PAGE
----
Job Search Tips From Special Operations

A few weeks ago I was in the position to play recruiter pro bono for a program manager I know. The program manager was looking for a hand full of former Special Operations professionals with experience in Africa who could advise the new government of South Sudan on force protection issues. After posting the requirements I was astonished to receive over twenty well qualified candidates.

Looking back through the emails I noticed three things this group did well and that any job applicant should replicate.

Networking: Looking Out For Others

Within a few hours of sending the force protection advisor requirement to the Sam Chappell email distribution list (you can send your resume and intro paragraph to him at schappell@drsc3fs.com) I began to receive replies. These replies did not cite my original email but postings from several Special Operations job networking sites. The community members had seen the opportunity and thought to share the job lead without the “they could be my competition” thought crossing their mind.

 

Descriptive Email Subject Line

On every email I received, I had a variation of the job title, location of the job and a person’s name with correct spelling and grammar.

Doing so will ensure your message gets opened and does not leave the recruiter guessing which position you are applying for. Most recruiters are trying to fill several positions at once. On a slow day recruiters may give you the benefit of the doubt  and open a poorly labeled email but on the heavier days, it’s an easy delete.

Keep in mind most recruiters are just too busy to handle all the inbound messages they receive. Recruiters are looking for ways to reduce their correspondence load. Don’t make your message an easy inbox downsizing target.

 

Concise Introductory Email

The candidates were really good about making their message short and concise. The better messages were 6-10 sentences long. Candidates stated their name, what part of the Special Operations community they hailed from, rank, level of command, overseas experience and why they were a good match for the position in Africa specifically and when they could begin work.

 

Actual Intro Received From A Candidate:

Hi. I am a retiring United States Army Colonel. I am a Special Forces Branch/Foreign Area Officer. I have recently given up Command of the United States Military Observer Group where I was responsible for training all DoD officers prior to me deploying them to all United Nations Peacekeeping Missions where the USG participates. I was of course responsible for their FP from soup to nuts while they were deployed in Haiti, Liberia, the DRC, Ethiopia, Chad, Egypt, Israel, Iraq and the Republic of Georgia. I have Commanded various Infantry, Special Forces, Garrison and Defense Attaché Office military personal of all ranks, USG civilians and foreign civilians both stateside and overseas during my more than 30 years of commissioned service in the United States Army. I am a resident graduate of the DoD National Defense University as well as the resident USA Command and General Staff College. I have two Master level degrees and speak Tagalog fluently. Attached is my resume. Kindly consider me for this job. I will be ready to deploy no later than 1 November 2011.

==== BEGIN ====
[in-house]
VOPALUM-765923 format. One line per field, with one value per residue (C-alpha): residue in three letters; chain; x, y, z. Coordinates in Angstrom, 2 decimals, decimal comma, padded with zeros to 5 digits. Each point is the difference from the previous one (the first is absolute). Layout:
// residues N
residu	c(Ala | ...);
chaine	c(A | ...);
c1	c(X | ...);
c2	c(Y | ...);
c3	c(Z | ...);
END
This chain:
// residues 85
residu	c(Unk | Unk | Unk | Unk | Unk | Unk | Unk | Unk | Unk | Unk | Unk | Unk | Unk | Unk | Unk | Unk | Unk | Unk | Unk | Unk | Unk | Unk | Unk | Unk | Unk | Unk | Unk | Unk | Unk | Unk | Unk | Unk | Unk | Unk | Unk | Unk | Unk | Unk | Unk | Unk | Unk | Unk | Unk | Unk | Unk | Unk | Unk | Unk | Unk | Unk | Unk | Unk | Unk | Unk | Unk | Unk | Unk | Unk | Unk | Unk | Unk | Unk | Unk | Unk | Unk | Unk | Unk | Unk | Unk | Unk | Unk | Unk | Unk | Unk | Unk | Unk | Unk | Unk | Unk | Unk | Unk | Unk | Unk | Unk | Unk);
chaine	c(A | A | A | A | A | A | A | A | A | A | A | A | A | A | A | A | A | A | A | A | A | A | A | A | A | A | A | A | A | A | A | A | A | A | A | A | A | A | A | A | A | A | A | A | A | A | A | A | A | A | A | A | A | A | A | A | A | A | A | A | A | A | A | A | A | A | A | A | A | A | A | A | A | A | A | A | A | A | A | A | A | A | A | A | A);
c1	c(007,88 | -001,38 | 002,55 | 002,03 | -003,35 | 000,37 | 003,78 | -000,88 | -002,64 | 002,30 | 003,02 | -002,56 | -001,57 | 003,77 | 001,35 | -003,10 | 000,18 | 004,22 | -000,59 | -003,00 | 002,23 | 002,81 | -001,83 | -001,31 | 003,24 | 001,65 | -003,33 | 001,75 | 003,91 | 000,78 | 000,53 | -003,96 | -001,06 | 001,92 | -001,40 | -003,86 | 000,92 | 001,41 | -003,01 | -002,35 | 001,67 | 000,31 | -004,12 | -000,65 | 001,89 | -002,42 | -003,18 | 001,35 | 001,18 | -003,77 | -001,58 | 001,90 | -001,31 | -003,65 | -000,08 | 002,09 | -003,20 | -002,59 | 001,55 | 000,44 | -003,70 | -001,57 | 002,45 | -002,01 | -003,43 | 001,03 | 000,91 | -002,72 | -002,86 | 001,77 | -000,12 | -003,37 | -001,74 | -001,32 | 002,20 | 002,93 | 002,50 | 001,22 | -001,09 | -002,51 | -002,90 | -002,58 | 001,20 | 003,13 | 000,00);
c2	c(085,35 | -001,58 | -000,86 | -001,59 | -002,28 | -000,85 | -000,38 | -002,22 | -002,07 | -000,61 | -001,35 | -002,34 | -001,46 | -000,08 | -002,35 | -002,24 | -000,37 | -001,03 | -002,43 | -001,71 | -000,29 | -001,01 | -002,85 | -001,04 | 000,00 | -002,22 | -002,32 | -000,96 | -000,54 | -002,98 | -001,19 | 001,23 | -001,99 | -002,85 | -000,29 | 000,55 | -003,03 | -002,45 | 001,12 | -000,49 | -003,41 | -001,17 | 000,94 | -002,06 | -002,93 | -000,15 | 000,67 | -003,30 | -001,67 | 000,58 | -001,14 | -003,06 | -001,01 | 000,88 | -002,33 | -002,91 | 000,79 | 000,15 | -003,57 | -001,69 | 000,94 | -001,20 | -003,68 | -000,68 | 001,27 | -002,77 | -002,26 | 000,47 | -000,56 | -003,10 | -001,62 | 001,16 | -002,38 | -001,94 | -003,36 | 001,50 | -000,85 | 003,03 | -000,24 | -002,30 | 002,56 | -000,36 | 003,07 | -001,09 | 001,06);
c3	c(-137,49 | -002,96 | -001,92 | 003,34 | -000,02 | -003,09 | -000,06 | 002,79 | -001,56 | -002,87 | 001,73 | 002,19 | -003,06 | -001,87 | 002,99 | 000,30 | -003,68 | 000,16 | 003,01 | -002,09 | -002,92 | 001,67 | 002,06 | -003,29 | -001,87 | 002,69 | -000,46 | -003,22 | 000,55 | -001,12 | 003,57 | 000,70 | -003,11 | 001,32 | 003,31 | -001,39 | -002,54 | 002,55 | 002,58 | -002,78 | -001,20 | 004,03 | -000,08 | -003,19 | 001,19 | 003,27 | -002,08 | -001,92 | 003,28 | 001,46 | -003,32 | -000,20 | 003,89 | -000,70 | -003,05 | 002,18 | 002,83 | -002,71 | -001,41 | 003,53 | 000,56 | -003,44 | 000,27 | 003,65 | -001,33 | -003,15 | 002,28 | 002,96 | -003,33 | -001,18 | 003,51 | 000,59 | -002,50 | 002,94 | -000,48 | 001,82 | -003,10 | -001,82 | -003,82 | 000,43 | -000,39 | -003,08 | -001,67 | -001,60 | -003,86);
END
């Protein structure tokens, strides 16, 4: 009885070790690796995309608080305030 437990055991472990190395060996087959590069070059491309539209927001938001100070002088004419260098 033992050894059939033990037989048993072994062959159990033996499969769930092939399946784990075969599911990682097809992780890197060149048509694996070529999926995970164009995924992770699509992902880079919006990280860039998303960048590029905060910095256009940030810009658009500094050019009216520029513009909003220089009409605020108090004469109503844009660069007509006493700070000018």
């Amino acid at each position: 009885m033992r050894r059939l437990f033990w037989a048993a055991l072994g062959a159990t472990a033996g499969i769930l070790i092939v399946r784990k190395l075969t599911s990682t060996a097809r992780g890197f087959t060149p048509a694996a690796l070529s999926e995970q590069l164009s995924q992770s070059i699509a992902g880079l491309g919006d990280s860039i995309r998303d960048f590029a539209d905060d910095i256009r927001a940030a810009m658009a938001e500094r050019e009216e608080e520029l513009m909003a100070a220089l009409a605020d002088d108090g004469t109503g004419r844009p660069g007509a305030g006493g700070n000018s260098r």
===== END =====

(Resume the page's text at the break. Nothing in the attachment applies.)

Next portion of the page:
So as you go fight off unemployment this day: don't just look out for yourself, refer leads to others, make your email subject lines descriptive in nature while keeping the body of your intro email short and concise. 

Lastly remember that the only easy day was yesterday!  

 

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3 Responses to Job Search Tips From Special Operations

  1. Matt September 28, 2011 at 4:38 am #

    Excellent post. I always tell guys to hook a brother up. Because one day, they might be able to pay you back and hook you up with a job.

  2. R.Buck November 7, 2011 at 2:04 am #

    I always pass along the info that comes my way to my peers.

  3. Diedra Perry November 24, 2011 at 11:51 am #

    This advise was inspirational and received!  Great job at reminding candidates that it is not just enough to be a good candidate, but more importantly a good person.

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